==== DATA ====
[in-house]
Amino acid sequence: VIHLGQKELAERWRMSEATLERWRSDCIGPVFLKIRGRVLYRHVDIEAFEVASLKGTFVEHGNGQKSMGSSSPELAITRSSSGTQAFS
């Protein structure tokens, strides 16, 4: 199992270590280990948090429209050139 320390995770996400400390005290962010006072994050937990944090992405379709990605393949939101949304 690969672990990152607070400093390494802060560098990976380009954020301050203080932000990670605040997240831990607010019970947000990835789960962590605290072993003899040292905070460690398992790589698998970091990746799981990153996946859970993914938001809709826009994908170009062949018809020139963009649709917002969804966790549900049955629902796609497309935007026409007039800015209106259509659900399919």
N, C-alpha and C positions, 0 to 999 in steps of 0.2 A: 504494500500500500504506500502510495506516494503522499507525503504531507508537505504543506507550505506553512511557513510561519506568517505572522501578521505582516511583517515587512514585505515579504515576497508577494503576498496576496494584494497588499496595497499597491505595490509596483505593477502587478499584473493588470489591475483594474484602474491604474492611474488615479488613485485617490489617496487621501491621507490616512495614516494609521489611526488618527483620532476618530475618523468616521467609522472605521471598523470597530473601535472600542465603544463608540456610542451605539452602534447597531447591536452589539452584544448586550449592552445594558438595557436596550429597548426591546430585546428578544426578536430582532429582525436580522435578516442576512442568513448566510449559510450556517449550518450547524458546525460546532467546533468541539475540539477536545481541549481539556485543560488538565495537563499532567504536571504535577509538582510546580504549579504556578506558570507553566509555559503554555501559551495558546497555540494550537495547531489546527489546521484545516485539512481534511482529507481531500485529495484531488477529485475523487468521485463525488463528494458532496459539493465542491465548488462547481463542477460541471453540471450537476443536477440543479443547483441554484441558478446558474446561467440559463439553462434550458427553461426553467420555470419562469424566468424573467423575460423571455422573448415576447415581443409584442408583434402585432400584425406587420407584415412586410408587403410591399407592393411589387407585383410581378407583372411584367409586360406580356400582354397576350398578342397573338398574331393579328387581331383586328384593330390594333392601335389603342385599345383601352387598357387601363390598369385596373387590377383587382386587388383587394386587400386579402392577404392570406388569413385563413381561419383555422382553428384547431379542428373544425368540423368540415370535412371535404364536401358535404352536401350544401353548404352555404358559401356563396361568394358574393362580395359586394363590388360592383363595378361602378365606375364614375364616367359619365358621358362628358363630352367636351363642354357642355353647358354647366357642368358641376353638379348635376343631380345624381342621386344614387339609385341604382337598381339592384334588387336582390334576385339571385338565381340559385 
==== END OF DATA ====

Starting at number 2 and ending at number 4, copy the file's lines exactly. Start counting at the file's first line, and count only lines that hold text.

Amino acid sequence: VIHLGQKELAERWRMSEATLERWRSDCIGPVFLKIRGRVLYRHVDIEAFEVASLKGTFVEHGNGQKSMGSSSPELAITRSSSGTQAFS
């Protein structure tokens, strides 16, 4: 199992270590280990948090429209050139 320390995770996400400390005290962010006072994050937990944090992405379709990605393949939101949304 690969672990990152607070400093390494802060560098990976380009954020301050203080932000990670605040997240831990607010019970947000990835789960962590605290072993003899040292905070460690398992790589698998970091990746799981990153996946859970993914938001809709826009994908170009062949018809020139963009649709917002969804966790549900049955629902796609497309935007026409007039800015209106259509659900399919």
N, C-alpha and C positions, 0 to 999 in steps of 0.2 A: 504494500500500500504506500502510495506516494503522499507525503504531507508537505504543506507550505506553512511557513510561519506568517505572522501578521505582516511583517515587512514585505515579504515576497508577494503576498496576496494584494497588499496595497499597491505595490509596483505593477502587478499584473493588470489591475483594474484602474491604474492611474488615479488613485485617490489617496487621501491621507490616512495614516494609521489611526488618527483620532476618530475618523468616521467609522472605521471598523470597530473601535472600542465603544463608540456610542451605539452602534447597531447591536452589539452584544448586550449592552445594558438595557436596550429597548426591546430585546428578544426578536430582532429582525436580522435578516442576512442568513448566510449559510450556517449550518450547524458546525460546532467546533468541539475540539477536545481541549481539556485543560488538565495537563499532567504536571504535577509538582510546580504549579504556578506558570507553566509555559503554555501559551495558546497555540494550537495547531489546527489546521484545516485539512481534511482529507481531500485529495484531488477529485475523487468521485463525488463528494458532496459539493465542491465548488462547481463542477460541471453540471450537476443536477440543479443547483441554484441558478446558474446561467440559463439553462434550458427553461426553467420555470419562469424566468424573467423575460423571455422573448415576447415581443409584442408583434402585432400584425406587420407584415412586410408587403410591399407592393411589387407585383410581378407583372411584367409586360406580356400582354397576350398578342397573338398574331393579328387581331383586328384593330390594333392601335389603342385599345383601352387598357387601363390598369385596373387590377383587382386587388383587394386587400386579402392577404392570406388569413385563413381561419383555422382553428384547431379542428373544425368540423368540415370535412371535404364536401358535404352536401350544401353548404352555404358559401356563396361568394358574393362580395359586394363590388360592383363595378361602378365606375364614375364616367359619365358621358362628358363630352367636351363642354357642355353647358354647366357642368358641376353638379348635376343631380345624381342621386344614387339609385341604382337598381339592384334588387336582390334576385339571385338565381340559385 